A Temple Hills man has been arrested and charged with scamming several senior citizens out of thousands of dollars in a scheme known as a “pigeon drop.”
Keith Twiggs, 59, was arrested on June 29 after Prince George’s County police said he had committed at least two of the scams in the county since May.
A pigeon drop scam, police said, involves criminals using the lure of a more valuable item or a large sum of money to encourage victims to turn over cash to them.
While Twiggs is now behind bars, Lieutenant Joseph Bellino with Prince George’s County Police claims that he is the leader of only one of several groups running this scam in the county.
“There’s multiple crews operating; they’re learning that this is an effective way to get a large amount of money,” Bellino said.
Twiggs is accused, along with other unidentified co-conspirators, of targeting older Black residents in expensive cars because they assume those individuals have wealth.
In one of the cases, Twiggs and an unidentified woman are accused of approaching a woman in the parking lot of an Oxon Hill Home Depot. Twiggs, according to the police, asked the victim if they dropped a pocketbook. When she said “no,” the two convinced her that they would share the money inside, but all involved must go to their banks and withdraw cash to demonstrate good faith.
Bellino said in many of these cases the suspects, who are similar in age to the victims, would play the role of the person with an opportunity for the victim to get a big pay out. The other would play a secondary role such as another person to benefit from the fictitious opportunity so that the victim lets their guard down.
Bellino said inside Twiggs’ home they found a woman’s purse with $21,000 inside and $50,000 in fake cash which is used in movies. In some cases, the phony money which is stamped with “motion picture currency” is used to make the victim think they got the big payout they were hoping for after the victim turned over the real money they withdrew from their bank.
“If the victims were to look closely at the funds, they would actually see (the stamp), but the emotion of the actual initial event is such that they don’t, they don’t realize it,” Bellino said.
So far this year, eight of these scams have been reported in the county, and the victims have lost anywhere from $8,000 to $60,000. While not a new scam, Bellino said that many this early is a “fast start” compared to years prior.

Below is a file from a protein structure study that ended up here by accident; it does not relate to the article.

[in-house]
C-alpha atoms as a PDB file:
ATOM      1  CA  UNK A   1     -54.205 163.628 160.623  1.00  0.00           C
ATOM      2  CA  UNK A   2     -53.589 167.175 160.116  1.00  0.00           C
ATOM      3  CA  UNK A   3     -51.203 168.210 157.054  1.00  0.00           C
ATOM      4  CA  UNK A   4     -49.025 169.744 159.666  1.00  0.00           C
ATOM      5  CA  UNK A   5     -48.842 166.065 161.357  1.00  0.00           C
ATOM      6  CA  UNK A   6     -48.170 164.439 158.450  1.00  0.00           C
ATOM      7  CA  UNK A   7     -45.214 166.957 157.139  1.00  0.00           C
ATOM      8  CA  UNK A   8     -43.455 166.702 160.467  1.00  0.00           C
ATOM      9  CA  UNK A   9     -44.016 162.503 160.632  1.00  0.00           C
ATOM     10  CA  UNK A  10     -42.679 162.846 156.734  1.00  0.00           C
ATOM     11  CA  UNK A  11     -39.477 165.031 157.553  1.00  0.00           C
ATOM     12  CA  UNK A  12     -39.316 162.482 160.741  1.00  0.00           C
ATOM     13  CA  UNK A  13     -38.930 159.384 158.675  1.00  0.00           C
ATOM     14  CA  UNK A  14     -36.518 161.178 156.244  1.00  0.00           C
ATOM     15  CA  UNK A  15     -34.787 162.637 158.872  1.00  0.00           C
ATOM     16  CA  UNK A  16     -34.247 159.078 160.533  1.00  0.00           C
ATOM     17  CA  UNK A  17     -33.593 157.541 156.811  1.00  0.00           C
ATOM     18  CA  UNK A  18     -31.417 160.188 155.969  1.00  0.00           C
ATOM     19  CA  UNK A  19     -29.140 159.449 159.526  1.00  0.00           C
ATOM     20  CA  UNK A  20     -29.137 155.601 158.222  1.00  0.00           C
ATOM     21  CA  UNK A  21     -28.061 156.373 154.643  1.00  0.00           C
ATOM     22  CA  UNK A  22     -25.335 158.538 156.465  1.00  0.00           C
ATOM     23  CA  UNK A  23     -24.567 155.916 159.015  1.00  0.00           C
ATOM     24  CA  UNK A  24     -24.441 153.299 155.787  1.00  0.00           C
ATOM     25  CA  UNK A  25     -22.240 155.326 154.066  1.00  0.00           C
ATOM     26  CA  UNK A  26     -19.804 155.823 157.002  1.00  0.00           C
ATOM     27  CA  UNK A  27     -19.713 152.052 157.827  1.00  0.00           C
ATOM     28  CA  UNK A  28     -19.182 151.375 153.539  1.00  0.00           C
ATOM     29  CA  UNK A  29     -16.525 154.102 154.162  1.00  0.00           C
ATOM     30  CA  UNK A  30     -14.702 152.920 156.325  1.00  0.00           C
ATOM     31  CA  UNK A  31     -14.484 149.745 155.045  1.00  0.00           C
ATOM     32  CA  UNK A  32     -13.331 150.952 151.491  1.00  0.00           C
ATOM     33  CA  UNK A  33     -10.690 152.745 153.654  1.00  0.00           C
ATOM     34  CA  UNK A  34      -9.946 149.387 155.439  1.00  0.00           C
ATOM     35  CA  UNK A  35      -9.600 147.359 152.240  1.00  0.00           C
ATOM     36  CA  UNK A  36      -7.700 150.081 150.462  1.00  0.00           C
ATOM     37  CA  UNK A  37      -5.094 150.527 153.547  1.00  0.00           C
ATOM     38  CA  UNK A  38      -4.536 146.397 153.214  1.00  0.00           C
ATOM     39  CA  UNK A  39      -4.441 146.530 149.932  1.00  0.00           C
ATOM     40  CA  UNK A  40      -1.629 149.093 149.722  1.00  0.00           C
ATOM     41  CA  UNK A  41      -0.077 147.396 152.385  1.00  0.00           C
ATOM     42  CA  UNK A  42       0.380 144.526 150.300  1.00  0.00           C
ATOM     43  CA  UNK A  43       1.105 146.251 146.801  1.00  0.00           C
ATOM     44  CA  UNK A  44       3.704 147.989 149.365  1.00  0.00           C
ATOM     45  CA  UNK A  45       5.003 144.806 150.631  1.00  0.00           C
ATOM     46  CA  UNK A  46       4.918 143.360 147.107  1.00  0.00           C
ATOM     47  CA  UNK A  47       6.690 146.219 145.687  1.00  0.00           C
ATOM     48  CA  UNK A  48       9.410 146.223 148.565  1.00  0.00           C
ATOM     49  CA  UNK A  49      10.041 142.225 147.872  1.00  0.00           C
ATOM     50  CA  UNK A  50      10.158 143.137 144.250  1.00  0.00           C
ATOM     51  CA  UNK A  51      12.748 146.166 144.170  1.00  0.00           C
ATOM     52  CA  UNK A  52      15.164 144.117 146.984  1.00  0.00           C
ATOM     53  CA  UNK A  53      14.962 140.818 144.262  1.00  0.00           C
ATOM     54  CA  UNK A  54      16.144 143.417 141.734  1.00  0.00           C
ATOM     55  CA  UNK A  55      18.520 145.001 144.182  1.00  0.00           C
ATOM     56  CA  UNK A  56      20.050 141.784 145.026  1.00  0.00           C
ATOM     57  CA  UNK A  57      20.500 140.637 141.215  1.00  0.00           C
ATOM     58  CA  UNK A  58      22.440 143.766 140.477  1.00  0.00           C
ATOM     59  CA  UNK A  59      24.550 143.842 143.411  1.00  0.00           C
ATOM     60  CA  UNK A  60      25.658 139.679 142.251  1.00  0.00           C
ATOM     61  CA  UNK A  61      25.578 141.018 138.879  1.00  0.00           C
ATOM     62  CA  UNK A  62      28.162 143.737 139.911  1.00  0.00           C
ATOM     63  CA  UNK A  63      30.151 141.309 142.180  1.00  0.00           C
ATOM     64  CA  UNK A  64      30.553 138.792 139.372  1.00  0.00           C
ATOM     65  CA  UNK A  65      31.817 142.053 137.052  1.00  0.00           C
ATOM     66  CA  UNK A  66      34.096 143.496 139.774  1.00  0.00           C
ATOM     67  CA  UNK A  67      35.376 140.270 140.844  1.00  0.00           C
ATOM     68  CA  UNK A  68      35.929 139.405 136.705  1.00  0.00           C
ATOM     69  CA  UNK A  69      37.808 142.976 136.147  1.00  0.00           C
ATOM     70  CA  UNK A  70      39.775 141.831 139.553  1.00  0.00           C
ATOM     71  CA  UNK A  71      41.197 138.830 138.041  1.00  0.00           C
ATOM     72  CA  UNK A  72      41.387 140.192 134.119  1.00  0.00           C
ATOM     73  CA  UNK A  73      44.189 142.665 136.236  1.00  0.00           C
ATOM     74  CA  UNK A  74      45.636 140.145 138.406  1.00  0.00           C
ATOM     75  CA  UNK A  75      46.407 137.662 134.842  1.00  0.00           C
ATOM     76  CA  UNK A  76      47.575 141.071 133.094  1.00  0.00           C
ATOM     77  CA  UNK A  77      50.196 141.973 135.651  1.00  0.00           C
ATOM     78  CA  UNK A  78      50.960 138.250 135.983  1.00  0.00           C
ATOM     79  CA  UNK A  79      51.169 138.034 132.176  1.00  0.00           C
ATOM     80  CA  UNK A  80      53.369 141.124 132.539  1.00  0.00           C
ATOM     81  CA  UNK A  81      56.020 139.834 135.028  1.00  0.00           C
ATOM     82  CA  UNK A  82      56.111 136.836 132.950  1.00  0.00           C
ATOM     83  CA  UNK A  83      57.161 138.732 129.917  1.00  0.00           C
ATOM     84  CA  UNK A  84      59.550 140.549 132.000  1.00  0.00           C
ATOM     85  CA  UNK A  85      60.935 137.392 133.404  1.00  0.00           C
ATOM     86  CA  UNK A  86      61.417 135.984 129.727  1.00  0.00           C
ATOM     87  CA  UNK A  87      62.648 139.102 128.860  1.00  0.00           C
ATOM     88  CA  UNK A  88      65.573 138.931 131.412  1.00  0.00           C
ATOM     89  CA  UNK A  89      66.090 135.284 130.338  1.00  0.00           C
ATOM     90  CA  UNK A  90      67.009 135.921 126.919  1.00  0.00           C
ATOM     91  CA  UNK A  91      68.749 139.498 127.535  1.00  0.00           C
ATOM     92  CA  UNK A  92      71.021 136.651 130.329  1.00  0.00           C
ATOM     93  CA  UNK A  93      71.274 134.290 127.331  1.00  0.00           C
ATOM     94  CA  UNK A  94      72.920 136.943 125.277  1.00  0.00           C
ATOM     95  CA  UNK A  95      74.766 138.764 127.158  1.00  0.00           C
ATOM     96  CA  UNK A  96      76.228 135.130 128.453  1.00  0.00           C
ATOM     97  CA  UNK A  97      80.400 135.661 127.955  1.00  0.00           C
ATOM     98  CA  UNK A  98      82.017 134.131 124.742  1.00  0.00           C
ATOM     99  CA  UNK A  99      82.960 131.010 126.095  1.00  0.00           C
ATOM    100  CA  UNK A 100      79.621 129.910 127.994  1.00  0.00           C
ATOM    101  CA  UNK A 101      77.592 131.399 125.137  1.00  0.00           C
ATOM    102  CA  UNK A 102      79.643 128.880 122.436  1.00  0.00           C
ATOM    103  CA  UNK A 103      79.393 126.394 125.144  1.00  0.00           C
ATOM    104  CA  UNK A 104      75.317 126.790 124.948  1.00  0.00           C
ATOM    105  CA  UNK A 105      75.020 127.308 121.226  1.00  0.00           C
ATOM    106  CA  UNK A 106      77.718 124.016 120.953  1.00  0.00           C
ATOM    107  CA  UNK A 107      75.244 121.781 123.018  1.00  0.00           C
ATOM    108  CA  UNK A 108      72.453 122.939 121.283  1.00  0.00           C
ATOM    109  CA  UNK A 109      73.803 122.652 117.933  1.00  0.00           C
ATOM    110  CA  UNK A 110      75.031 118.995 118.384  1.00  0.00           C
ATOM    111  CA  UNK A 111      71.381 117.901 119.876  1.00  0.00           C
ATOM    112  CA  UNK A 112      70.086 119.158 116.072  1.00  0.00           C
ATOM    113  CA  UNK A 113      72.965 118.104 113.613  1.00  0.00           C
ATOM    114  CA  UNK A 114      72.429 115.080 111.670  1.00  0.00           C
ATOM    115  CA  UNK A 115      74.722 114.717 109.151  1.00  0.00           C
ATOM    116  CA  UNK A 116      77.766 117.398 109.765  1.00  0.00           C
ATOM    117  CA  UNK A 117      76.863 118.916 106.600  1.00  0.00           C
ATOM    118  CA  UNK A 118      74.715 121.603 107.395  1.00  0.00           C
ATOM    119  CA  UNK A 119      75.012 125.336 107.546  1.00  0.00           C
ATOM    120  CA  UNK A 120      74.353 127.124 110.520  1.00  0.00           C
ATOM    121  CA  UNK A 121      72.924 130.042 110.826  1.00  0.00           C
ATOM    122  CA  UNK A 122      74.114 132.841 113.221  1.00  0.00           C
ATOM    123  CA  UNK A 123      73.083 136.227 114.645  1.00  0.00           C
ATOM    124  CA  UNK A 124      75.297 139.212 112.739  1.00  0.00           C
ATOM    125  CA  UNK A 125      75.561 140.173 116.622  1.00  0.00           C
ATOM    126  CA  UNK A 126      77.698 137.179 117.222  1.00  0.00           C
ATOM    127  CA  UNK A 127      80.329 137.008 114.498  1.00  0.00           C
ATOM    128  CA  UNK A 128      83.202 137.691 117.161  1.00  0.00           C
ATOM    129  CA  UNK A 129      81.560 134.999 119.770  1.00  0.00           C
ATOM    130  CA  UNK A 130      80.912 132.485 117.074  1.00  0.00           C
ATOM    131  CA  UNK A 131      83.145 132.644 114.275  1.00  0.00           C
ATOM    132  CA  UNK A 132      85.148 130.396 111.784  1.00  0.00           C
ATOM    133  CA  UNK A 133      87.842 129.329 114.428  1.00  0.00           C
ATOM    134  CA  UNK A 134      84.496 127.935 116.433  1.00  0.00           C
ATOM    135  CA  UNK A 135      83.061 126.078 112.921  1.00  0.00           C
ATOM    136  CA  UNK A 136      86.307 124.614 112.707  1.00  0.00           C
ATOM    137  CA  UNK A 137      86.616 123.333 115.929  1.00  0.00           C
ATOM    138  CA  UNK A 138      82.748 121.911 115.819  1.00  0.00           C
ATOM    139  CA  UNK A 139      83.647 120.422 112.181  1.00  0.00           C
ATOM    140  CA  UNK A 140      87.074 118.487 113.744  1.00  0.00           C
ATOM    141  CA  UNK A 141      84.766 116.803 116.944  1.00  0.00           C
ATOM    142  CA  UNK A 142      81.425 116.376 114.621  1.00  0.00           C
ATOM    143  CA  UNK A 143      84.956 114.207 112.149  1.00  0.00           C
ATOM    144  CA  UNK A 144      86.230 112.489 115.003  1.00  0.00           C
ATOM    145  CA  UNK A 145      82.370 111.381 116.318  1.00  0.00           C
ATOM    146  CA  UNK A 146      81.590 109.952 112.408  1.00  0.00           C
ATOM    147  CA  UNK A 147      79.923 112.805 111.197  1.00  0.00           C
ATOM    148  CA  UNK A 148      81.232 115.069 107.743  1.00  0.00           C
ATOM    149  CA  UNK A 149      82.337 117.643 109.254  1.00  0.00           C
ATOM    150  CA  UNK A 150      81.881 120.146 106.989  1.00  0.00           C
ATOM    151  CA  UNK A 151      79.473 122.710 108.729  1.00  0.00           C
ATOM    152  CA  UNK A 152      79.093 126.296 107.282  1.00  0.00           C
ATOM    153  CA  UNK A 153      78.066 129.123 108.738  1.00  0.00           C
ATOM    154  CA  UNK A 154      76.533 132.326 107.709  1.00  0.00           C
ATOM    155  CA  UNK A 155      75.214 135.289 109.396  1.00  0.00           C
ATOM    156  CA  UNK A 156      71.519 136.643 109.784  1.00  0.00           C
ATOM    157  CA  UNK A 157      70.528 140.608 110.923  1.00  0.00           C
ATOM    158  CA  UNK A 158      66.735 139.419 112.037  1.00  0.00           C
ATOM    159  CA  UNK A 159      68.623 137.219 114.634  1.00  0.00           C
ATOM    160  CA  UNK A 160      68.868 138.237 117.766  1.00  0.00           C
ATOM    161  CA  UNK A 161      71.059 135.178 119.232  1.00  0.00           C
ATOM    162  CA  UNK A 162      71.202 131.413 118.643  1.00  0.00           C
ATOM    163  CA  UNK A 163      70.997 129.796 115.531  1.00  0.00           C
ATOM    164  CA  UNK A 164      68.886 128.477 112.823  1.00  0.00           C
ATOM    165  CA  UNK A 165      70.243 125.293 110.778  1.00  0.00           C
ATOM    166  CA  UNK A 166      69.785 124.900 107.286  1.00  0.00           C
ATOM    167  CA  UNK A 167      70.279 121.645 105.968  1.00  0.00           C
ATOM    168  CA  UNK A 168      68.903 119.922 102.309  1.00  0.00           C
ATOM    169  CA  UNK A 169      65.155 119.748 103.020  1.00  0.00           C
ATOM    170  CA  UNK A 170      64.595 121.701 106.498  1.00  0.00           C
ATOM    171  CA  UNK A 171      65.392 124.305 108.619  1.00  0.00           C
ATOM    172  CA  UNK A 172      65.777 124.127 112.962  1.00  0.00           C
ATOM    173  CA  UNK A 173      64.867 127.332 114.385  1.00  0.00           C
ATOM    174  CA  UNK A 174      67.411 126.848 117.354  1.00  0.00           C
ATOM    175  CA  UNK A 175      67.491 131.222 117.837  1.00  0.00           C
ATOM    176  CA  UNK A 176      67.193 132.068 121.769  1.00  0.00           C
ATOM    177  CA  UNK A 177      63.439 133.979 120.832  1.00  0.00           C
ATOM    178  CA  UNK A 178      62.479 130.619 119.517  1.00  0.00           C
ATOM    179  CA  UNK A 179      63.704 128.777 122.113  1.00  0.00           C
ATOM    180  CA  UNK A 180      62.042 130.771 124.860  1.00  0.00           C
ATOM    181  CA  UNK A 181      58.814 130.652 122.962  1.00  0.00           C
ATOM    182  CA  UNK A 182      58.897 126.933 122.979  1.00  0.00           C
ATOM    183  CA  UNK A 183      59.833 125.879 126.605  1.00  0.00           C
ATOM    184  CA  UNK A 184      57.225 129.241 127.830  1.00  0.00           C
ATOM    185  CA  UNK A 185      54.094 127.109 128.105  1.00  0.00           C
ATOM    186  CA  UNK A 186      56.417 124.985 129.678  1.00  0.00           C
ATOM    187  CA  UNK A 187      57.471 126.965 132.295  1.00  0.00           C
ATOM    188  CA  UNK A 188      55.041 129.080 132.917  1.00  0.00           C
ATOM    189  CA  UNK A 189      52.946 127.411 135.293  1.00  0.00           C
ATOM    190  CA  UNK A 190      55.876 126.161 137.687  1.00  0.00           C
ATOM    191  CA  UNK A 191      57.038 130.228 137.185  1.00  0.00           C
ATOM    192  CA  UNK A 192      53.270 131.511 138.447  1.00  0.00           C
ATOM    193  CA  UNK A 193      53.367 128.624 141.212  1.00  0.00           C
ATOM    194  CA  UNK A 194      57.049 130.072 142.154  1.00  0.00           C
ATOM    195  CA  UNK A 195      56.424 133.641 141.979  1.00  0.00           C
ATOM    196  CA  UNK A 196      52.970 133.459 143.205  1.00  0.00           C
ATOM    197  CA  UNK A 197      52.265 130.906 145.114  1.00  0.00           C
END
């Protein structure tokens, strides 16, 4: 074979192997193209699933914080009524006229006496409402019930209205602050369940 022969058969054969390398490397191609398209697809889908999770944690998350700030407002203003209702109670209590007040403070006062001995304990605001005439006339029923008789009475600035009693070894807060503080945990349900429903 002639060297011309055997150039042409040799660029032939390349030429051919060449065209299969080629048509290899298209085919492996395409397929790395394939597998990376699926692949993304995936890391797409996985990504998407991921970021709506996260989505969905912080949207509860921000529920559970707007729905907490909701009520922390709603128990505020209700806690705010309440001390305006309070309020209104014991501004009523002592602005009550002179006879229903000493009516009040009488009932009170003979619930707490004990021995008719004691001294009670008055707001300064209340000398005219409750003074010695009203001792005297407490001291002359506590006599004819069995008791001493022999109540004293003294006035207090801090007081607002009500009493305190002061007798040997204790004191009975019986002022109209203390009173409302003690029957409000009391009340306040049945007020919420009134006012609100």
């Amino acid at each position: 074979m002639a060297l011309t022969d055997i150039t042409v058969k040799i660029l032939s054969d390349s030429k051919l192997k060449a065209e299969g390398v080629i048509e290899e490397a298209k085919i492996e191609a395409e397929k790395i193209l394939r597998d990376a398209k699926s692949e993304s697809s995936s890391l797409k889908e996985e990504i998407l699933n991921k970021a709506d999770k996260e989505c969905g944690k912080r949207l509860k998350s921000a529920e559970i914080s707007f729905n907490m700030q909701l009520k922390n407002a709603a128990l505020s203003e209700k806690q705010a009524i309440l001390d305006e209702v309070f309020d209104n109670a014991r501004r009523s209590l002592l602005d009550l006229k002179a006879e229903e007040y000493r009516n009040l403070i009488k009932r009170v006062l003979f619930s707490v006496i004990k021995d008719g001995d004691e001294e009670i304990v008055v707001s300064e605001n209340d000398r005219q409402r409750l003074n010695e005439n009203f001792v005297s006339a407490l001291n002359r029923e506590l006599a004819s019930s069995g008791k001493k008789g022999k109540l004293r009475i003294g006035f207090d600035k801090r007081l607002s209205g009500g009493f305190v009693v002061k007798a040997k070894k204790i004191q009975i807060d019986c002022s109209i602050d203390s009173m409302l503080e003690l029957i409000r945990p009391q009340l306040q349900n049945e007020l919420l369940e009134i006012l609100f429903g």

In some cases, a promise of donating funds to a church or the thought of helping a family member in need motivates the victims to fall for the scam.
“Those emotions and that interaction, in that moment, is kind of what they use as bait, to begin to get people who would otherwise not engage in any type of activity like this to go to your financial institution and withdraw large amounts of funds,” Bellino said.
Also found at Twiggs’ home were letters that claimed to be from lawyers confirming funds exist, and police believe those were used as a way to convince victims they were not falling for a scam.
Investigators believe there are more victims and many more criminals out there running the scam. Bellino said that victims coming to the department soon after being scammed improves the chances of making an arrest and recording the lost money.
“Many times the elderly victims are so ashamed, once they come to the realization that they’ve lost much of their life savings or a large amount of their financial stability, that they delay in reporting to family members or reporting too long,” Bellino said.
According to court records, police found Twiggs at a Waldorf dealership as he was test driving a Chevy Cadillac for a possible purchase.
Bellino said there are Maryland laws that outline how bank tellers should ask certain questions when older individuals seek to withdraw large amounts of money, so the criminals will coach them and urge them to tell the bank they are paying for a “home improvement project.”
Sadly, Bellino said, other institutions are not asking the right questions or any questions at all.
“Unfortunately, a lot of the banks are willing to relinquish the funds despite the law,” he said.
In both cases involving Twiggs, the victims felt their life was in danger if they didn’t go through with turning over their cash. In one case, the unknown woman Twiggs is believed to have been working with followed a victim into a bank, which the victim said kept them from telling the teller what was happening.
Twiggs is charged with a list of crimes related to the scams, including assault, robbery and a gun charge. Anyone with information about other victims or suspects should contact Prince George’s County Police.
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